In early November, my 92-year-old Grandmother, suddenly became ill and was soon hospitalized with congestive heart failure. We assumed she would perk up and return home in no time but we quickly realized that her body was tired and was shutting down. After five weeks in hospital, my parents made the decision on Christmas Day to bring her home to die. This was not uncommon in my parent's lifetime but now with hospices and chronic floors in hospitals, most people die away from home. My mother was a Registered Nurse for over 40 years and so she feels very comfortable in caring for her mother-in-law at home in these final days. There is a lot of family around to make this possible and we all feel very privileged to be a part of Grandma's end of life care.

Prior to bringing her home, I met my older sister in Ottawa and she handed me a letter to bring to Grandma to read to her just in case she didn't get a chance to see her alive again. I brought the letter to the hospital on Christmas Eve day and explained to Grandma who the letter was from and proceeded to read it. My sister wrote down her thoughts of Grandma and the impact she has had on her life. I know that Grandma understood everything I read and I know that my sister had closure knowing that should she pass away before my sister made it home again, her words were not left unspoken. She did end up seeing her again over Christmas and is now making arrangements to come and sit with Grandma as we have someone by her side 24-hours a day now. You can read a beautiful post about our Grandma at my younger sister's blog at The Knitty Gritty Homestead, if you wish.

Grandma with my niece~2010

I have lived very close to my Grandmother (within 300 metres) for the past six years and have had the opportunity to visit with her regularly. I feel as though I have had the chance to share my thoughts with her many times over and I know she knows how much I love her. I encourage those of you who cannot be close to someone you love who may be in their final stages of life, to sit down and write to them. Share all of the thoughts in your heart and have someone you trust read your words to them. You will not regret it knowing that you said everything you needed to before the chance was gone forever. And the person who is dying will feel your love and will appreciate leaving this earthly plane with the knowledge that their life had a positive impact on another's life.

13 comments:

  1. Beautiful, Julie! I wish I had written to my grandmother...but I never really felt close to her before. She was beginning to become distant due to Alzheimers before I began to realize that she was a gift. Now I feel the need to write to one of my deceased friends, killed while walking home from school. I regret a few things I said to her because she took it the wrong way.

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  2. What a lovely post, Julie. Although it is hard to accept that you may not see someone again, or maybe even speak with them again - writing a letter is an opportunity to both reflect how this person has impacted your own life and to then let them know. My husband's father has cancer and was recently given the news that it had progressed to a terminal stage. My husband prepared to travel to New Zealand to spend time with him, probably for the last time.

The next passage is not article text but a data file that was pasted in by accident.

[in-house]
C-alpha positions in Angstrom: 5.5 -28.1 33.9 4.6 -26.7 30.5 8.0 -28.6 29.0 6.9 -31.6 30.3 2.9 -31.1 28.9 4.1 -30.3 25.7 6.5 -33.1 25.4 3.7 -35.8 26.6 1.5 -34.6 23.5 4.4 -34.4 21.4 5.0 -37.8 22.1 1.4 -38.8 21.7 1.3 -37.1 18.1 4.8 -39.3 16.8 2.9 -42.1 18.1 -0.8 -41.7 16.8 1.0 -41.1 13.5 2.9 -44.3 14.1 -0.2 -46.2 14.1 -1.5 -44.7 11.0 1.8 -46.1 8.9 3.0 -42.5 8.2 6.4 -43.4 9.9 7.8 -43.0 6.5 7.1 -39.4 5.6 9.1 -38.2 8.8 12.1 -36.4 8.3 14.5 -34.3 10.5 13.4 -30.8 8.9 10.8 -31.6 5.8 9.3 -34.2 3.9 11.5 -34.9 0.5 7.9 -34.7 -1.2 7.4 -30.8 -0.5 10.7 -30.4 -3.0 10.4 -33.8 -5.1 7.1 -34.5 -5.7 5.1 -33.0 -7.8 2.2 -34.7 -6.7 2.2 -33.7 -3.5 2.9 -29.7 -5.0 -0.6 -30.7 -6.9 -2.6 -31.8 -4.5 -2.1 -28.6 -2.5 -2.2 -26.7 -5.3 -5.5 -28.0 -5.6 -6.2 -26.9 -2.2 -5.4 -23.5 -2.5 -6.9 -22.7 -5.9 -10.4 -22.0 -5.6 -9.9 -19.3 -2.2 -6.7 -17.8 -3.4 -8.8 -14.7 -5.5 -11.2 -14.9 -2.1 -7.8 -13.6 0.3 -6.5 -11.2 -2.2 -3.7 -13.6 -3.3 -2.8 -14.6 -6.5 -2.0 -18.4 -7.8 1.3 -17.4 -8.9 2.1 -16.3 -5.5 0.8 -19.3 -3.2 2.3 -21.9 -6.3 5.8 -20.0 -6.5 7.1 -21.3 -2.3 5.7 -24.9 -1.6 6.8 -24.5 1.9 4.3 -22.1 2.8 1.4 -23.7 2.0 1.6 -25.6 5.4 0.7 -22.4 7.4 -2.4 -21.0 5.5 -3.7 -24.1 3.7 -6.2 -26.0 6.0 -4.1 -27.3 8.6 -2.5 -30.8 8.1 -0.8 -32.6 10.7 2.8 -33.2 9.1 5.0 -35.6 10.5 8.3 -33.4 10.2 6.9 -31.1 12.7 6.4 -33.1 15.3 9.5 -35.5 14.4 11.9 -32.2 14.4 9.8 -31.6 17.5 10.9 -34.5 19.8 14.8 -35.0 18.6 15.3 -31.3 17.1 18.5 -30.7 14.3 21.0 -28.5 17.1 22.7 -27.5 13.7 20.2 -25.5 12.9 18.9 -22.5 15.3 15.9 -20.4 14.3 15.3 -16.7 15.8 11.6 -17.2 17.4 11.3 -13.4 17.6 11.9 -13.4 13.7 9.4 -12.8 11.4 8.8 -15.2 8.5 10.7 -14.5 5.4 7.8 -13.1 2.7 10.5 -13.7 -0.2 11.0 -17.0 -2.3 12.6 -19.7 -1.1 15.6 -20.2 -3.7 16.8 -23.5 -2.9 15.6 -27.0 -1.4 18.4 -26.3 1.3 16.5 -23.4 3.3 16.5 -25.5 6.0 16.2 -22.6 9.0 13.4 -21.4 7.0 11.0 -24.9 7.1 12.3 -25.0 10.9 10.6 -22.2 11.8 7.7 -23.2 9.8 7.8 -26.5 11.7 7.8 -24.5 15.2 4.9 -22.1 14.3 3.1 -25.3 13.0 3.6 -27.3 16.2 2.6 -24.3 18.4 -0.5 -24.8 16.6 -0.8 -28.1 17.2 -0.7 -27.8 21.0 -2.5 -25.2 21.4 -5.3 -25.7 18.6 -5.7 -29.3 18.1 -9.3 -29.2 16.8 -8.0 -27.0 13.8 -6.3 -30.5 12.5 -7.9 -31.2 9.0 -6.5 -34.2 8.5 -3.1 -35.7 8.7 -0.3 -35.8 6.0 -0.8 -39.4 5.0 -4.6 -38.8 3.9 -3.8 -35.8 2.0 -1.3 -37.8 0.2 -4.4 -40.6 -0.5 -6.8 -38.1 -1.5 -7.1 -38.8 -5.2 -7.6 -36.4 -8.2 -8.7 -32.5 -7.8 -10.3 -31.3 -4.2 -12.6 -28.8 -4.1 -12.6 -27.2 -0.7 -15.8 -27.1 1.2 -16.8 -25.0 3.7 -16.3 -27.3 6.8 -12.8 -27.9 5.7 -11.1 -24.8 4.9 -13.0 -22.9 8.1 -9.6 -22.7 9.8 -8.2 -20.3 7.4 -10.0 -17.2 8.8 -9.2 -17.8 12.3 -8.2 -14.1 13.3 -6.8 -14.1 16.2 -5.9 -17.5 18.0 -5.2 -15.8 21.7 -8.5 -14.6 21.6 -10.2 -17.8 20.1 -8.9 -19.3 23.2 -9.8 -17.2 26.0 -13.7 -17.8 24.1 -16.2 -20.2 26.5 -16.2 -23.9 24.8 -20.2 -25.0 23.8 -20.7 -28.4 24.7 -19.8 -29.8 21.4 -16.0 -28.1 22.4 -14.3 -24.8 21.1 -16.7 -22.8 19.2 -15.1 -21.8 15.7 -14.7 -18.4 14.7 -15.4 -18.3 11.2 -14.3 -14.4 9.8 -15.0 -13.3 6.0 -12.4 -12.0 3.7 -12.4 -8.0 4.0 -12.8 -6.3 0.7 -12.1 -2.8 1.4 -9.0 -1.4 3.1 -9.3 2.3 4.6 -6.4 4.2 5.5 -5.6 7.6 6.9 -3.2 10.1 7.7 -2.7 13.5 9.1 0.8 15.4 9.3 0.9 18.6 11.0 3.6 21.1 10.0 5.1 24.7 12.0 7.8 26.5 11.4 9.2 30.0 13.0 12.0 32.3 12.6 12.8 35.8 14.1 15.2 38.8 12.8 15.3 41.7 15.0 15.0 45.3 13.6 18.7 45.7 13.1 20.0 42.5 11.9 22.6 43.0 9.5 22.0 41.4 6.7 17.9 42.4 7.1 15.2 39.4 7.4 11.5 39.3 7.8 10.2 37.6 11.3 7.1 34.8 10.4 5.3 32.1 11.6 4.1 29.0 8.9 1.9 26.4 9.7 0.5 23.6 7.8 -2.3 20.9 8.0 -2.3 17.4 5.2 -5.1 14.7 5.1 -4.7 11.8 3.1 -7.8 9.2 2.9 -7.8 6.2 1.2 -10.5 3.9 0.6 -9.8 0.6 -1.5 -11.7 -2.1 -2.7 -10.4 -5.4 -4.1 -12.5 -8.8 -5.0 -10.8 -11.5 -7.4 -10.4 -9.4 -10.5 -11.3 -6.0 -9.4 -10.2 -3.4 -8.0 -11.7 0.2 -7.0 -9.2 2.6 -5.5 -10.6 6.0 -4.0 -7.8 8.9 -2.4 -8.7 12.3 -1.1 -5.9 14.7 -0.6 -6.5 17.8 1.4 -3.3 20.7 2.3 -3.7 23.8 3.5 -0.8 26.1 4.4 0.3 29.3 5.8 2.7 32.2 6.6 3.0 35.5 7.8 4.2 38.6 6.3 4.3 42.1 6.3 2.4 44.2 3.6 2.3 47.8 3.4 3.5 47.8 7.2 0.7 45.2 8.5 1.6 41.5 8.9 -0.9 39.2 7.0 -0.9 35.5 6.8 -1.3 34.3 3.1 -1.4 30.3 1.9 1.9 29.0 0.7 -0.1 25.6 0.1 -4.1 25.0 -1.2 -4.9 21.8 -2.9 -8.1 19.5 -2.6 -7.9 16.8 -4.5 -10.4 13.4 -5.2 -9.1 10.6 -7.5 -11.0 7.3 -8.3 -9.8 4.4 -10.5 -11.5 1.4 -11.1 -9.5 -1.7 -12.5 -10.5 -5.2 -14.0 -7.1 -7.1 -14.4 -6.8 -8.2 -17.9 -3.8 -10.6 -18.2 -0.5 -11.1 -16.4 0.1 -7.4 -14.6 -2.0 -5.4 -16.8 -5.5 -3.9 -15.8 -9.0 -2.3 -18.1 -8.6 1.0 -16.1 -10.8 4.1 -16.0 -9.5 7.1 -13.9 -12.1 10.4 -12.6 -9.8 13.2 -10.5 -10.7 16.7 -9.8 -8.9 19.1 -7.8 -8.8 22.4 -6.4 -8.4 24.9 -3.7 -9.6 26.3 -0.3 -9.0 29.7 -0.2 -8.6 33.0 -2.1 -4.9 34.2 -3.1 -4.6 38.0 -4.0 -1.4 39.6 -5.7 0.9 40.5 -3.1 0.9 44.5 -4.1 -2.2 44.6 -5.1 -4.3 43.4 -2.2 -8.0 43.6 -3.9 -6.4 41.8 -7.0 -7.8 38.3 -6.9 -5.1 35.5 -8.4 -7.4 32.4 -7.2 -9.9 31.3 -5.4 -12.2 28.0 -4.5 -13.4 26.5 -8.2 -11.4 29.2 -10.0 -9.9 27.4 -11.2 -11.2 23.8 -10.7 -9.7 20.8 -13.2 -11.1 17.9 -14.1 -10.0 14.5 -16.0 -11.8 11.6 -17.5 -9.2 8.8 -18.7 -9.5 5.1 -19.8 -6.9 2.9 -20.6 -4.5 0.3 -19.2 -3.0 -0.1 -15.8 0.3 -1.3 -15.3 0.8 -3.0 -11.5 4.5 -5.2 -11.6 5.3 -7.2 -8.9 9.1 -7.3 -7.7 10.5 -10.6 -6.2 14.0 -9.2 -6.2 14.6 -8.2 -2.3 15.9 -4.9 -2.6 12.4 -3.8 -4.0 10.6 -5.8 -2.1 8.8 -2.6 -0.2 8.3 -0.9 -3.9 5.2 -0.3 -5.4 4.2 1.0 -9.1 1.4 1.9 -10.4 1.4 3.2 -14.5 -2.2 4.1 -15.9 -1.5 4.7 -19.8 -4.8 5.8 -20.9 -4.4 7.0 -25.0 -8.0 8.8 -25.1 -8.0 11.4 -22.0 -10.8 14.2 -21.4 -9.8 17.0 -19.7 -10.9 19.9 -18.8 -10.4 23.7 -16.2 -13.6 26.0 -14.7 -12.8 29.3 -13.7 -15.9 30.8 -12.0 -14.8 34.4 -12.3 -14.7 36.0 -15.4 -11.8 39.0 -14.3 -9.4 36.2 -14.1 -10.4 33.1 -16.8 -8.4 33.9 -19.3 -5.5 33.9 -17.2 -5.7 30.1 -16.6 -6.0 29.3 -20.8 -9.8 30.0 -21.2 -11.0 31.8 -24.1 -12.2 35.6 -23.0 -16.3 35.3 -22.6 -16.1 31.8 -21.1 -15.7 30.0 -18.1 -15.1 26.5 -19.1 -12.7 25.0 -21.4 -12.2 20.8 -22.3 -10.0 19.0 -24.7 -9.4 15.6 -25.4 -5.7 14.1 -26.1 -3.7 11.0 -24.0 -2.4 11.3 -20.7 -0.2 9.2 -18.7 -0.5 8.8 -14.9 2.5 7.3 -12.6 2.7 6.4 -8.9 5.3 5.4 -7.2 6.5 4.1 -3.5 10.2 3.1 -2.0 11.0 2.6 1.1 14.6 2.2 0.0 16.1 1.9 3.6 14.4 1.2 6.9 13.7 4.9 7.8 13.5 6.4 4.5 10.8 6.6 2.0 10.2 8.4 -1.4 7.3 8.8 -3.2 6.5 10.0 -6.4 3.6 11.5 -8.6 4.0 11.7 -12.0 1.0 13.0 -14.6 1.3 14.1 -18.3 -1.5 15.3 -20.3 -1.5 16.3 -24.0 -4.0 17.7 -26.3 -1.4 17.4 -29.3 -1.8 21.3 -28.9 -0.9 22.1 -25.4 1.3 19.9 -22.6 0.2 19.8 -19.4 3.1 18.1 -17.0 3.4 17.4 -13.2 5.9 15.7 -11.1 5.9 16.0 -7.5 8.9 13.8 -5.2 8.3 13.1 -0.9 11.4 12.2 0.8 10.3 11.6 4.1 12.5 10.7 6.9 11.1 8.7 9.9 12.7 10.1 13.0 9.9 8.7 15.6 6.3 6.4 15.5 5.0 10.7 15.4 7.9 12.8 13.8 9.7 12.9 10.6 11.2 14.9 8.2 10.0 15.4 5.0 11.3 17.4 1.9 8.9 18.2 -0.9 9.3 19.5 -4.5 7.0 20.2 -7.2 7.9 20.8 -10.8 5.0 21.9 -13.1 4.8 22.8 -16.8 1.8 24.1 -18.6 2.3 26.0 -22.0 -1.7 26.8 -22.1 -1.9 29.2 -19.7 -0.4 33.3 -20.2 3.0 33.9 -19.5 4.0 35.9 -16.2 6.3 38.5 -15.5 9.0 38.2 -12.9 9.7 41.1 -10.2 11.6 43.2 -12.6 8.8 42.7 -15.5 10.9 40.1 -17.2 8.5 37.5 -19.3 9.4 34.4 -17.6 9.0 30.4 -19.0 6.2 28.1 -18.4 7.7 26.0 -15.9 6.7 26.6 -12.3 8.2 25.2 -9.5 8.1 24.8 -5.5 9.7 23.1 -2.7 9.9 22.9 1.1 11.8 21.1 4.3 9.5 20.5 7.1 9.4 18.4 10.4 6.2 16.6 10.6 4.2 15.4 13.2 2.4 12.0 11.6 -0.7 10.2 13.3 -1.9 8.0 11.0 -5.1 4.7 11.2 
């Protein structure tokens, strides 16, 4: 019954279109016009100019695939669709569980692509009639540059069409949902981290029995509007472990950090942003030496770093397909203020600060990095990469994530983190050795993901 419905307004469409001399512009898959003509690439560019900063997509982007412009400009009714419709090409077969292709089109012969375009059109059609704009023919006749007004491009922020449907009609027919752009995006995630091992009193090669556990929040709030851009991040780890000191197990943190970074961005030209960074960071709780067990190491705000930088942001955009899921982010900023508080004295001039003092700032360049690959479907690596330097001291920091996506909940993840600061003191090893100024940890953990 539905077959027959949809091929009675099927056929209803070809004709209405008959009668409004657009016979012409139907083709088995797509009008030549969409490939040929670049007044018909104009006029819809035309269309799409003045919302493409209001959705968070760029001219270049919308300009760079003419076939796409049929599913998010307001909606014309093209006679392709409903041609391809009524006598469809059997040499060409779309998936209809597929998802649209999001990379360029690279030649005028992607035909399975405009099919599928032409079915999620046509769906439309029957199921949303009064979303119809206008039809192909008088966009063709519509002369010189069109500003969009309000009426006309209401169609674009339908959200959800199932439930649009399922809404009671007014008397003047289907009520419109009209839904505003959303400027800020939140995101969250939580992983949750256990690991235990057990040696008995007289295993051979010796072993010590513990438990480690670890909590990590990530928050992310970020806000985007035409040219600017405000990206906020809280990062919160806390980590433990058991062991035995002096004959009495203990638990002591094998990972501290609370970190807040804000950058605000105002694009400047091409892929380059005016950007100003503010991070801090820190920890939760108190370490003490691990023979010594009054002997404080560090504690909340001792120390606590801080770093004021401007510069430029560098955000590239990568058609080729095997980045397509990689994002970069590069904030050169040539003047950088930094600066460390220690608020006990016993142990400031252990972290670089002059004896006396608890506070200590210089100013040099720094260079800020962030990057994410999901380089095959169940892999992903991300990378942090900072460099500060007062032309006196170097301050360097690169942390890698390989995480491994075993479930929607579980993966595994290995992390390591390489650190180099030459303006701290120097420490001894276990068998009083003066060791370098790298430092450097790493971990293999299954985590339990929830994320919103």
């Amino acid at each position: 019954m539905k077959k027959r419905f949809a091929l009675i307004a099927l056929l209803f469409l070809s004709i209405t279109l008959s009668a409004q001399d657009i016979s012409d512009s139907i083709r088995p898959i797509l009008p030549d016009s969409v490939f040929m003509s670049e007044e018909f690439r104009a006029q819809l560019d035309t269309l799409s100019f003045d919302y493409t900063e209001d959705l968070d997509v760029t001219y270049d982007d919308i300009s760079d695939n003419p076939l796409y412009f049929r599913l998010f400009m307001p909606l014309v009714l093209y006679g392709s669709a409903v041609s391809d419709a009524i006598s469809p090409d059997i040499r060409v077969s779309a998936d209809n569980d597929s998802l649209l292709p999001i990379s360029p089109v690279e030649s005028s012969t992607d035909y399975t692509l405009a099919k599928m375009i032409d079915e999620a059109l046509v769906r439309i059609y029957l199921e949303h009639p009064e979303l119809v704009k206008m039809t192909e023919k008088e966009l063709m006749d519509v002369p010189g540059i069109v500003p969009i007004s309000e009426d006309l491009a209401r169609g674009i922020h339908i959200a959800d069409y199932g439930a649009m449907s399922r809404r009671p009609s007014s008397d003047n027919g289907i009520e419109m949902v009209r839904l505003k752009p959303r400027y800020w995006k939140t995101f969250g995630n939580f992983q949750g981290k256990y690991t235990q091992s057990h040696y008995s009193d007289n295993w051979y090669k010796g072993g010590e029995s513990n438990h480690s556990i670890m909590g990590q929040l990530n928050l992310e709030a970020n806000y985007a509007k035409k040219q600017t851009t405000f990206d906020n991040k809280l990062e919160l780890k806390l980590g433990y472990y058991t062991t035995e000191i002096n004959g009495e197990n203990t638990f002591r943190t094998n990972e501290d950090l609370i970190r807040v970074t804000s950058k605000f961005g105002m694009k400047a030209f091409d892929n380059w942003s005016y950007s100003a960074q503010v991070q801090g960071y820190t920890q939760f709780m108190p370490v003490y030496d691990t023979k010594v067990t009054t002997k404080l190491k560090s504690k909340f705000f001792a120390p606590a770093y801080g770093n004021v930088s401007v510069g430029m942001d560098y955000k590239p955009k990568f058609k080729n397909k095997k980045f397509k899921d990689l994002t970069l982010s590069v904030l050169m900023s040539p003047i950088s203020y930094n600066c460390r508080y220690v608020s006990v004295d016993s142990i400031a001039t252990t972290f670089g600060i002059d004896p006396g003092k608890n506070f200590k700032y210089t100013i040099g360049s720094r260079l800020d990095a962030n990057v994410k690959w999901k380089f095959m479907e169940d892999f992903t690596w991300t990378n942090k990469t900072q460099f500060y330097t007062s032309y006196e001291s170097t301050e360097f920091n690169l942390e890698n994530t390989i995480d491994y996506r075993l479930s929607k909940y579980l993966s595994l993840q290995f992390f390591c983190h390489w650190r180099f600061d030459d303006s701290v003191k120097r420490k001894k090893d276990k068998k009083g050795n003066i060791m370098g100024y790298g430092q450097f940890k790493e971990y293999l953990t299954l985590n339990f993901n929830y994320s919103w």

I spoke with our 3 children and asked tham to consider writing a letter to their Granfather to share with him what he meant to each one of them and what they loved, admired and had learned from him over the years. All three of them did just that and spent hours reflecting on their Grandfather, and then spent hours composing their letters to him. When their own Father delivered the letters to him, he was pretty frail. After reading the letters he rallied and was so incredibly touched by their letters. He asked his son to let them know that whenever he was feeling down he would be reading their letters to lift his spirits.
    These letters were a gift to them as well as to their Grandfather. These letters were written at the beginning of September and their Grandfather, although frail is still living.
    Once again, your letter writing campaign inspired me to suggest letter writing to our children, and they are all so grateful that they took the opportunity to write to their Granfather. Thank you Julie .... xoxo

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  3. A comment - not so much on TLWR, which is a great thing, but to thank you for bringing me up to speed on the most recent weeks of your grandmother's progressive decline - and I use that word in the physical sense only. Is there anything I can do? Does Pearl's friend, Anne Still, in Westmeath know of your grandmother's condition? In case you don't know Anne, or don't know her well, she may be a distant relative of Pearl's - certainly a long time connection. Anne was born what they used to call "retarded" and nearly blind because her mother had German measles during her pregancy. At least that's what I've been told. She'd be in her early 60s now and her chief caregiver is a cousin who does not live here but has built her a house and apparently manages her hands-on supervision and care. She is very connected to the community and active in the United Church - textbook case for how people with challenges can live successfully. Anyway, if there's anything you'd like me to communicate with Anne, or if it would be good for me to bring her for a visit -- or maybe it's past that stage? -- I would be able to do that. Or perhaps someone else already has this in hand. Anne has spoken to me of Pearl fondly and often over the years, because she knows I know her through working in Cobden.